In recent years a new category has become popular in outdoor active wear: ultralight down jackets that are thin enough to be layered and compressible enough to be stowed into a day pack. Patagonia was at the forefront of this development with their nano puff technology, a synthetic insulation that blocks wind and traps heat without excess weight or bulk.
|Patagonia Nano Puff pullover; photo from Patagonia.com|
Patagonia has a variety of nano puff options to choose from, including a zippered jacket, a hooded jacket, a vest, and a hybrid fleece/nano puff jacket. This summer I’ve been testing the original of the series: the men’s nano puff pullover, and it has become one of those items that is a must-have for any outdoor excursion.
|At Yosemite High Sierra camp|
Although I tested the jacket during the summer, I had several opportunities to test its insulating capacity in cold weather, particularly in trips to Yosemite, the High Sierra, and the Colorado Rockies where temperatures routinely dropped into the 30s at night. I’ve worn it in active and casual settings, and it has proven much more durable than its lightweight construction appears.
Here’s a quick rundown of some features: the entire pullover weighs just over 10 oz (10.2, to be exact), and the insulating material is called PrimaLoft One, a microfiber material that is hydrophobic and highly compressible. The fabric maintains thermoregulation even when wet, but since the external polyester ripstop shell and interior lining are both coated with Durable Water Repellent (DWR), you have significant water resistance in a sudden storm before getting soaked.
True to its green construction principles, the shell is made from 100% recycled materials such as soda bottles, old carpets, and worn out clothing. There’s a single vertical zip chest pocket to store something light like sunglasses or a trail map – and when you need to store the jacket …
… the entire thing compresses into the aforementioned pocket and zips closed into a hand-sized pack that can easily be crammed into a duffel bag or backpack. And if for some reason you can't fit it in your pack, there also a carabiner loop if you want to clip it on the outside.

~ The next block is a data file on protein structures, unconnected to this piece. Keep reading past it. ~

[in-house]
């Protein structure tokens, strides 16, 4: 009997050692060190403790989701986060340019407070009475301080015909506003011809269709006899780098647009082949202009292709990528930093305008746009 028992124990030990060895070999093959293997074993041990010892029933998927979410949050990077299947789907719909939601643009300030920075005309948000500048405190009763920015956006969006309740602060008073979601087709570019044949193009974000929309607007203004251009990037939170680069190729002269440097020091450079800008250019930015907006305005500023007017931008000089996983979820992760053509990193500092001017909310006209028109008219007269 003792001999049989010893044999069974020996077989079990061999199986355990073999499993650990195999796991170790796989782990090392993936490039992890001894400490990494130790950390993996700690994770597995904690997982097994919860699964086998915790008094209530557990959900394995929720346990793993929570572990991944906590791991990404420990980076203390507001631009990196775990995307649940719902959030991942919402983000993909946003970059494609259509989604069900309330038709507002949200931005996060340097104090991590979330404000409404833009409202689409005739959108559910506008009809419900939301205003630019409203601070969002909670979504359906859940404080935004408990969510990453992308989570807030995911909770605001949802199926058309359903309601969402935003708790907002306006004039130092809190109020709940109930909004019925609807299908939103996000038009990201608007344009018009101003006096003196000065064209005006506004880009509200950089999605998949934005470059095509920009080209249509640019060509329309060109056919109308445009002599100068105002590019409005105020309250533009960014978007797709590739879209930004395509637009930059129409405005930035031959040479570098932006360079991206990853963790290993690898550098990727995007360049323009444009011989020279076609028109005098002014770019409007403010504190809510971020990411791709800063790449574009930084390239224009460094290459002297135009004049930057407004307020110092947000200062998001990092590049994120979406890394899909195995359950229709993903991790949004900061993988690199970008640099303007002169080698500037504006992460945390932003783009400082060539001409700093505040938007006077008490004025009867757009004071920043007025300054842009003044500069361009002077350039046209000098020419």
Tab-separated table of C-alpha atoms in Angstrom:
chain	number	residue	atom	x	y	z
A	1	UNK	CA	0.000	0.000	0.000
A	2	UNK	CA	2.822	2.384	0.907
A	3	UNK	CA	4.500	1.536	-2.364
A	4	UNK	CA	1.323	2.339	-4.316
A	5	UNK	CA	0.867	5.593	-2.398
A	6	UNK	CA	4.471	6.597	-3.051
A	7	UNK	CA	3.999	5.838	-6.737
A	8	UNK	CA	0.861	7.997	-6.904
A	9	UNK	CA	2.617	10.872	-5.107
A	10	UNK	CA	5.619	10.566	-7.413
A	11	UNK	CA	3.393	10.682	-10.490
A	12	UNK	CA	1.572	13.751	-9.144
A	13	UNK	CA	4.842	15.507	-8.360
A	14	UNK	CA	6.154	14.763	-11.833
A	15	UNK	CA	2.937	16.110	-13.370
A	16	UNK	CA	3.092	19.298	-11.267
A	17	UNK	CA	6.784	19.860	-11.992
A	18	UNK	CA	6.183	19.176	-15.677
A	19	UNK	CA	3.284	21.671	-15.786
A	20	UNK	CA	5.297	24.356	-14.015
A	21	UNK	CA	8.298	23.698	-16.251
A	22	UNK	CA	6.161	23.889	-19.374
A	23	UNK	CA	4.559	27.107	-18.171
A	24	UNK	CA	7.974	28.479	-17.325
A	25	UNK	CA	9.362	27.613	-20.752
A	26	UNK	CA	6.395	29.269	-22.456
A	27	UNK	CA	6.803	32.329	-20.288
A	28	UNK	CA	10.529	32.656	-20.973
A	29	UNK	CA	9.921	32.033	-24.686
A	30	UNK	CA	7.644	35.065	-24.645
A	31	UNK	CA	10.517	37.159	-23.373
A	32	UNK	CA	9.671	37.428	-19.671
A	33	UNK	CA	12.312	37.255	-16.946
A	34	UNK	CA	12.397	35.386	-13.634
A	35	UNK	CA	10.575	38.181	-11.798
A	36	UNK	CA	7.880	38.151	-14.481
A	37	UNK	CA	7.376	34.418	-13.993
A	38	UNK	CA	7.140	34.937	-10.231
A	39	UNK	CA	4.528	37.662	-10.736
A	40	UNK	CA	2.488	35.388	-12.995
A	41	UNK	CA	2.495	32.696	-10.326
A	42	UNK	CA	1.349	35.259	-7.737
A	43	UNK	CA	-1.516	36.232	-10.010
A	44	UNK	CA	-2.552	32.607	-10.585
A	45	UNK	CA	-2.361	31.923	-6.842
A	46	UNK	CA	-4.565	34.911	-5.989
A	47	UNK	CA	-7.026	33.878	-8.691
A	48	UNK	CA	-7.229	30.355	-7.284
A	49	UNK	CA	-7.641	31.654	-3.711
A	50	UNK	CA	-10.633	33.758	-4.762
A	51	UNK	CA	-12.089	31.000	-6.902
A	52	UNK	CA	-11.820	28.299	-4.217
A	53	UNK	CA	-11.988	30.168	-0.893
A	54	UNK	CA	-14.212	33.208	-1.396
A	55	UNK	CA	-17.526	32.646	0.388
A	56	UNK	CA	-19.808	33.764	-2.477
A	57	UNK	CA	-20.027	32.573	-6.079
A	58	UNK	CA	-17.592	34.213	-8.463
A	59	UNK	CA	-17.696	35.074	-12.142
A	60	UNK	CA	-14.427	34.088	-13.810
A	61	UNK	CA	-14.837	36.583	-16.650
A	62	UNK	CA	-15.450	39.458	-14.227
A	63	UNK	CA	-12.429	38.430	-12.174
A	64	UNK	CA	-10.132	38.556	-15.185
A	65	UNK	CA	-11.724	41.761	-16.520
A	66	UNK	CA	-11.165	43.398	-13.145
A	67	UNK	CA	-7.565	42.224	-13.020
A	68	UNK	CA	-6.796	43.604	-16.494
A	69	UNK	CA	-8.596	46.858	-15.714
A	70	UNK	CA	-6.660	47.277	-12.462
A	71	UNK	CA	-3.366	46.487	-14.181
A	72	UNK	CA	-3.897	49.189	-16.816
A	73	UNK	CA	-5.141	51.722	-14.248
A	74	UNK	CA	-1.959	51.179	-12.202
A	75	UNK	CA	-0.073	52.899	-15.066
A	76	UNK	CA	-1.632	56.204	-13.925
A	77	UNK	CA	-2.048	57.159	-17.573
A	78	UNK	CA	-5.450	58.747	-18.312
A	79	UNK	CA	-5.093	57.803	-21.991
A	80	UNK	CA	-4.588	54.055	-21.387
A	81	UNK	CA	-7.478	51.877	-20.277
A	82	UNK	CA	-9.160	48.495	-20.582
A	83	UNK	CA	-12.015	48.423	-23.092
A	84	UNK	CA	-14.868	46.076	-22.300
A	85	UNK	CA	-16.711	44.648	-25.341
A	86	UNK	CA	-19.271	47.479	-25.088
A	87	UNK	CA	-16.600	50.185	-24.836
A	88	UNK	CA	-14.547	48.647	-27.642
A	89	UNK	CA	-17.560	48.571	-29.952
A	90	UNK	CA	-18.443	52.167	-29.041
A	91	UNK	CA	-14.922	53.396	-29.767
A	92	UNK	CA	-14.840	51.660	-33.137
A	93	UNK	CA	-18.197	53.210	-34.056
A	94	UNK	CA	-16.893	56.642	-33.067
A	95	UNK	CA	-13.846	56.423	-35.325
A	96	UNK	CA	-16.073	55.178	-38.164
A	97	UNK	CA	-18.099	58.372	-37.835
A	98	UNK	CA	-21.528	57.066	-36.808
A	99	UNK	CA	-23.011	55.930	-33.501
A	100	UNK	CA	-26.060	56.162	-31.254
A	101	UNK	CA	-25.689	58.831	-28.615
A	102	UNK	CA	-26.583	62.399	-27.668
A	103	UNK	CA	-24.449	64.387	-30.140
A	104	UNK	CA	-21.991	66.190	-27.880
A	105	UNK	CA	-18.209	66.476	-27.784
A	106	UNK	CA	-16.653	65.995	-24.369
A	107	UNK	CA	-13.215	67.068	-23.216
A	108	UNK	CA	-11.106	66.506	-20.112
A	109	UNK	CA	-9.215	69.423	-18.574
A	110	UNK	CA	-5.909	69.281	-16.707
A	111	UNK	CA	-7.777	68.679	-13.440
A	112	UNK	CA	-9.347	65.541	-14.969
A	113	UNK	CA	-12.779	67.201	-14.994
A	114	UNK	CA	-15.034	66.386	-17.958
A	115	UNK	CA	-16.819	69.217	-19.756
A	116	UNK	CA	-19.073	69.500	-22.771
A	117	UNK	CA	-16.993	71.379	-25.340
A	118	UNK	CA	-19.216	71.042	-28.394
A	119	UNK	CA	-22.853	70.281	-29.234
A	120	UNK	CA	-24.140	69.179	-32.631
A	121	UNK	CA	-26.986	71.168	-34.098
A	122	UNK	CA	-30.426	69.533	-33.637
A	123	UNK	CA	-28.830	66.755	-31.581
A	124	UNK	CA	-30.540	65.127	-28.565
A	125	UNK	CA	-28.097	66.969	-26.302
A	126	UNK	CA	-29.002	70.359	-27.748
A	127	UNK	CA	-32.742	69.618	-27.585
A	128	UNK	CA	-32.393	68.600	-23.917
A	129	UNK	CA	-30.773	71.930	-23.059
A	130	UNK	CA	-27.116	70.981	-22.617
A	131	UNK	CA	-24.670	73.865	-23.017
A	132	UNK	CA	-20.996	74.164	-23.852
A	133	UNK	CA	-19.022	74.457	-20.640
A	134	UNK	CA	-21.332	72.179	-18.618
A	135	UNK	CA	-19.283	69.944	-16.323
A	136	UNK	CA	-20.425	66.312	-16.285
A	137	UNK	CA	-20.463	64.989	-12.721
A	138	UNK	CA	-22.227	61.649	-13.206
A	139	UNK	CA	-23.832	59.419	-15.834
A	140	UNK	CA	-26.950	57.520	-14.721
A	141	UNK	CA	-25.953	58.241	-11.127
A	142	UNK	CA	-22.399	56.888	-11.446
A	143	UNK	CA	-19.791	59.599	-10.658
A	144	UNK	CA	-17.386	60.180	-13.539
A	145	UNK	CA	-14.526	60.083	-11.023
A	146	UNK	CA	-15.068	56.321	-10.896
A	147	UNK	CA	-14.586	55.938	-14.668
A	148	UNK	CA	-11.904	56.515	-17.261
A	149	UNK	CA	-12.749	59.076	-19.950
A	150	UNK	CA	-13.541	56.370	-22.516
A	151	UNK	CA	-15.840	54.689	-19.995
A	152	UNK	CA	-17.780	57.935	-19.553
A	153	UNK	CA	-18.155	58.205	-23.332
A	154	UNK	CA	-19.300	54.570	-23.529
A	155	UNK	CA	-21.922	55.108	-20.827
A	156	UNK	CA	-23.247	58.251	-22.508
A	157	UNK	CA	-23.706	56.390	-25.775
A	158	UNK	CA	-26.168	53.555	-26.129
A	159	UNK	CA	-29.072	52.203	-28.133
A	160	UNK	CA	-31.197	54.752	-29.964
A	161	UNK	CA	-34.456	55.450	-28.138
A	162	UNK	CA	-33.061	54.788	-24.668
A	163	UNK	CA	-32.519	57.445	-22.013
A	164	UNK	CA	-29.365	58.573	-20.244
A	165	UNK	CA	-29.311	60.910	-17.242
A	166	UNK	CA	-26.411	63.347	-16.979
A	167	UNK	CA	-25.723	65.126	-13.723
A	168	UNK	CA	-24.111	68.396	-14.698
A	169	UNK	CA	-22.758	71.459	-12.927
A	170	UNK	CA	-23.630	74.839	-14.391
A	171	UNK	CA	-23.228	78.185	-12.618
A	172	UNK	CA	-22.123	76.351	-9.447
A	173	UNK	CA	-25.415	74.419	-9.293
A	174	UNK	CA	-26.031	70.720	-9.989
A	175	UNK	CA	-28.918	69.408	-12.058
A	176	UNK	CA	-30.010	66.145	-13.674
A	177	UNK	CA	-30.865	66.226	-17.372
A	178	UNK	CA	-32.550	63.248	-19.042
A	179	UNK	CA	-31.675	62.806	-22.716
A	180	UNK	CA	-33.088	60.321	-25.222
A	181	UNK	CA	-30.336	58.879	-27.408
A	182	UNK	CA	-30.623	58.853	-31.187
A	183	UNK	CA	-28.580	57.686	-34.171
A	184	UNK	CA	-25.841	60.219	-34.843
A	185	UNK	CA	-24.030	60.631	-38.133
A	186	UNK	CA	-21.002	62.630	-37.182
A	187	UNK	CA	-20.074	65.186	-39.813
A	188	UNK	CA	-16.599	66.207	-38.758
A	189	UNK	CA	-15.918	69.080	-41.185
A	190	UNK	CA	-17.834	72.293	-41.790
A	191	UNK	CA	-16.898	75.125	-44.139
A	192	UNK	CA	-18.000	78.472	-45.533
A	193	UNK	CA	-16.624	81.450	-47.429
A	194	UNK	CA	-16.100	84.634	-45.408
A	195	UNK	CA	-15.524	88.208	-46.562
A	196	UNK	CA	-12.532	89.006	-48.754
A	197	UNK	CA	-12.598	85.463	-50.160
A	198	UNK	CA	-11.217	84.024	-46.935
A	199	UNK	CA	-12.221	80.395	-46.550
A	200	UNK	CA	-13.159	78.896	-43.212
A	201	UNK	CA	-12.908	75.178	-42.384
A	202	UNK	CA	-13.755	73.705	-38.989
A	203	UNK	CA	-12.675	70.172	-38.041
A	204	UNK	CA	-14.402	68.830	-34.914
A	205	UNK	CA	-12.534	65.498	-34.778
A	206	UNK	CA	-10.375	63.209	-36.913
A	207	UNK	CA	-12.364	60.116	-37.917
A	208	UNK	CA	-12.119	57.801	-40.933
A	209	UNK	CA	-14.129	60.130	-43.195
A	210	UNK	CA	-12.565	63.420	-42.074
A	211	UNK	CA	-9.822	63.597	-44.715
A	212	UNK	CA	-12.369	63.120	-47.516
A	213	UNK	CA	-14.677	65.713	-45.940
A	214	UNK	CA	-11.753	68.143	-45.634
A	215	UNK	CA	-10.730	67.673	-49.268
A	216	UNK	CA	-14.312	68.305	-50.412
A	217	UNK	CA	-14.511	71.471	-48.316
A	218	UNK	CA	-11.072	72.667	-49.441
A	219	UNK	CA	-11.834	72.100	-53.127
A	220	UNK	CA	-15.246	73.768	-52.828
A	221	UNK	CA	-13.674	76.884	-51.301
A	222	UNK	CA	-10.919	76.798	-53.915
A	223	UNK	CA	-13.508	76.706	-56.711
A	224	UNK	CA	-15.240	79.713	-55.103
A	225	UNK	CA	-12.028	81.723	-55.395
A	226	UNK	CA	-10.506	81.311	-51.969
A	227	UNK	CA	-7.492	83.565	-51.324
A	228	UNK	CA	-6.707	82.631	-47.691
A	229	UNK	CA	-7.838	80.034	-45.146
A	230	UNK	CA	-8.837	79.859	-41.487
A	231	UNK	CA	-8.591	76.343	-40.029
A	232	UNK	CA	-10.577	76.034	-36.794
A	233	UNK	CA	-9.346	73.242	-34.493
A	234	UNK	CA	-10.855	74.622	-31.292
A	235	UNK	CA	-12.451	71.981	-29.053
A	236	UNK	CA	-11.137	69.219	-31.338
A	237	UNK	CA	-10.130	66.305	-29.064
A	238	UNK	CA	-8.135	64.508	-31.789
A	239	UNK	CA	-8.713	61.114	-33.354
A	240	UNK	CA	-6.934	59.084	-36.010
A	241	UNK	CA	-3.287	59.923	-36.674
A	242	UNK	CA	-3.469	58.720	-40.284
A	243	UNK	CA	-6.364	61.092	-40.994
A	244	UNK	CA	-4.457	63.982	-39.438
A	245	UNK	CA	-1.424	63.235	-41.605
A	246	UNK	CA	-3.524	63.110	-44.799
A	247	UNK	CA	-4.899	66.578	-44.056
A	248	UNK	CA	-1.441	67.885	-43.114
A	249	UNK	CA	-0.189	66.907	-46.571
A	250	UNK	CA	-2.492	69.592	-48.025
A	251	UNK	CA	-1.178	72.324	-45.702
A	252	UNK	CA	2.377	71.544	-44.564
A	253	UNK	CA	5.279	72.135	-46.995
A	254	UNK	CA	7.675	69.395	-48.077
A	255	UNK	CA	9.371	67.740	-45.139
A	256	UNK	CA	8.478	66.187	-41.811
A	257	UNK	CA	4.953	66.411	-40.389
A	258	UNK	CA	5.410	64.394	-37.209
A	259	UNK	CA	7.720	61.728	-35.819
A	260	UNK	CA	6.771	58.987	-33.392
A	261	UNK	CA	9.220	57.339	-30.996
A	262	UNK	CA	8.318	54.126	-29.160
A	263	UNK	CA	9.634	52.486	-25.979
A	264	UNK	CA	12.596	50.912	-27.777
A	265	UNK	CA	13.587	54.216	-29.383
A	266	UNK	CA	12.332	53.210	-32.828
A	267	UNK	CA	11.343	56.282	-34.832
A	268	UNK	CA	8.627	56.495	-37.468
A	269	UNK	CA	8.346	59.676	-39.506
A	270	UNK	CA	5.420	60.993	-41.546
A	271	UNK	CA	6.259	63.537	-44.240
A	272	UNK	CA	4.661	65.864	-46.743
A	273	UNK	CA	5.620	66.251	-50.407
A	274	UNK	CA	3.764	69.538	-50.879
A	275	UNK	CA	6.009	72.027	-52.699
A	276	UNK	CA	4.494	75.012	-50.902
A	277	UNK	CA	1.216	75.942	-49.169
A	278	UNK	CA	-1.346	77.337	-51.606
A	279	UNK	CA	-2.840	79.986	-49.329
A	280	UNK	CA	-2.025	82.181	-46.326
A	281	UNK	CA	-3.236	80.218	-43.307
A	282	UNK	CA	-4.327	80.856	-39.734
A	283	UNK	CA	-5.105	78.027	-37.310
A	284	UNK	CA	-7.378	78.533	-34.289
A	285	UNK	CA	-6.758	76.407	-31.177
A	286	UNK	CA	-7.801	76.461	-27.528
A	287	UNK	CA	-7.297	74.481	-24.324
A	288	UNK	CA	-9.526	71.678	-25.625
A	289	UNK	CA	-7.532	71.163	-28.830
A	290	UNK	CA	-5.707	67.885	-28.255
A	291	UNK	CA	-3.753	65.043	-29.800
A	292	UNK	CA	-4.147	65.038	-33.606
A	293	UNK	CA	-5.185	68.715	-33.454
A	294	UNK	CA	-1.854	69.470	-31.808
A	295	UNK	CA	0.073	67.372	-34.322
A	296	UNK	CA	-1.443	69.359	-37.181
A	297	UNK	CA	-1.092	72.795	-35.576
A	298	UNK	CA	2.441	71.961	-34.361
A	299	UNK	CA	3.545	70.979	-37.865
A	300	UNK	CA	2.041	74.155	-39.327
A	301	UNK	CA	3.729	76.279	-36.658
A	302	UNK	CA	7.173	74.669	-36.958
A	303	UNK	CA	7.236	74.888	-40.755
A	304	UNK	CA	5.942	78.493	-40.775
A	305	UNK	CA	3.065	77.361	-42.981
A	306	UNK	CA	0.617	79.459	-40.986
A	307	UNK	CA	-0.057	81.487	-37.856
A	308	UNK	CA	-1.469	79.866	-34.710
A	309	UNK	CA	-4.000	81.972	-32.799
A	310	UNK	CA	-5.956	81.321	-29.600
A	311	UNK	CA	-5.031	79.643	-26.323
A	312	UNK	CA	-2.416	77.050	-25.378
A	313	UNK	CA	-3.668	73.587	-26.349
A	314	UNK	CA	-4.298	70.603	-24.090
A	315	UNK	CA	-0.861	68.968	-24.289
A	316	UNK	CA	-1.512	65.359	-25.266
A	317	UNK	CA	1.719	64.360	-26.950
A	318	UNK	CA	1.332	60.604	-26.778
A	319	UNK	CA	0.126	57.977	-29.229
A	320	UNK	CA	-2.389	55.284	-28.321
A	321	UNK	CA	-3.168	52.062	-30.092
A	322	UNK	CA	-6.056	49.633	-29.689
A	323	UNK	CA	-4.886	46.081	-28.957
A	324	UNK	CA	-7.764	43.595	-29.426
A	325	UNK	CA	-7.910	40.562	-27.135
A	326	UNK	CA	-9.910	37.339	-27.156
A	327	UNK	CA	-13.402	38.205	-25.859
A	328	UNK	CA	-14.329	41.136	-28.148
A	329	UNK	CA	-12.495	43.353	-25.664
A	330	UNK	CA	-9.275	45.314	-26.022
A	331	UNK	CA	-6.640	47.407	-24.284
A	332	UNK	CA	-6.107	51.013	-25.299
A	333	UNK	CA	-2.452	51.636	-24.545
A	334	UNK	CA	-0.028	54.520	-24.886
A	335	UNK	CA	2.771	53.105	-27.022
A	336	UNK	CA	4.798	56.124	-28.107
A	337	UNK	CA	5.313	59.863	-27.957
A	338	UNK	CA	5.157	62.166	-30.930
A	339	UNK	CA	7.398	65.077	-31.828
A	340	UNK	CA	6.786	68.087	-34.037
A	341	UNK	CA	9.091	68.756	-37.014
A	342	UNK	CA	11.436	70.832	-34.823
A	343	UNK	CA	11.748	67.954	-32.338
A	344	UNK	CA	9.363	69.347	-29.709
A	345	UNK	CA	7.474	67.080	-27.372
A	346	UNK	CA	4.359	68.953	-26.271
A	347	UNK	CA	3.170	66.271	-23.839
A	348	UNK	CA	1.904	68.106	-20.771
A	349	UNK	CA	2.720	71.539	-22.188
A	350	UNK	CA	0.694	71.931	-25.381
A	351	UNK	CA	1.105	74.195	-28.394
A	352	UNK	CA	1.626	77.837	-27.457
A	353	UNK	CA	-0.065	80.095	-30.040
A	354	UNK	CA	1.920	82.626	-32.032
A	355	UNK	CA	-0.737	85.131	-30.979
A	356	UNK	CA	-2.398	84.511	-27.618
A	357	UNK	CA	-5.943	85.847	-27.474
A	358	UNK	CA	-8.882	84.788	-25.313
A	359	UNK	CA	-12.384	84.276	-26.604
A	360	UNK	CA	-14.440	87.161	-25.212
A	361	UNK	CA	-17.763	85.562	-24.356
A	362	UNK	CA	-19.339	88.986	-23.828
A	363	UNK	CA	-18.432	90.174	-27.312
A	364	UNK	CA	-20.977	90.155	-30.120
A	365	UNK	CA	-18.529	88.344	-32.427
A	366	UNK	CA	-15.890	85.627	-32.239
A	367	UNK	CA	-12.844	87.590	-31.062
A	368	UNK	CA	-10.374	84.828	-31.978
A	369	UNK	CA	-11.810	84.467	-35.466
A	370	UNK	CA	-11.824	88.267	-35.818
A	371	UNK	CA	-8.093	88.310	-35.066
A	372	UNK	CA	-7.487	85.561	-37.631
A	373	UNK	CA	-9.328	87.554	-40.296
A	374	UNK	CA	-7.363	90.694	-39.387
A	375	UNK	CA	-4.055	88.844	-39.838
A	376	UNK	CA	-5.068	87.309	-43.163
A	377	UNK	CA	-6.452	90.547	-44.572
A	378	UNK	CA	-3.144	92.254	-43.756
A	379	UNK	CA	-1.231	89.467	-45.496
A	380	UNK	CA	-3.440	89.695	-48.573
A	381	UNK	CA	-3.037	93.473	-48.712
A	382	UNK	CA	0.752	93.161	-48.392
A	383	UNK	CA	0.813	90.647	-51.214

All of Patagonia’s nano puff tops have elasticized cuffs and hemlines to further trap warmth, and the pullover version I’ve tested has a deep collar zipper to help ventilate when the weather gets warmer. Considering that it’s essentially a down jacket, I’ve been impressed with the nano puff’s comfort across a wide temperature range; it breathes reasonably well during light aerobic activity like hiking or slacklining, and it traps body heat quite well after the sun goes down.
|Early morning hiking in Yosemite; nano puff sitting comfortably under backpack|
Without question, the most attractive aspect of the nano puff is its versatility as stand-alone outerwear, or as a middle layer for seriously cold outings. The jacket is thin enough and straight enough that you shouldn’t have to size up on your outer jacket, and it fits very easily under a backpack. The exterior surface is pleasantly slick, allowing the sleeves to slide underneath an outer layer very easily.
The only minor tweak I’d suggest for my own preference – not to mention my 6’2” height - is to make the trunk length slightly longer. It falls just above my waist line, which is ideal if used for layering under a jacket - but since I’ll probably use mine as an external layer for the vast majority of my use, I’d prefer a couple more inches of length in the trunk.
I wouldn’t use the nano puff for running, because its ventilation is relatively limited compared to Patagonia’s outstanding fleece and lightweight breatheable shells. However, for pretty much all other activities, and for all-purpose outdoor recreational use, the nano puff pullover has become the first thing I grab, whether I’m headed up to the mountains, or just out into the neighborhood.
Patagonia’s nano puff pullover retails for $169 from the company website – and here are the other varieties the company has available for both men and women:
*Product provided by Patagonia
**If you have a product you’d like reviewed, contact me at email@example.com.
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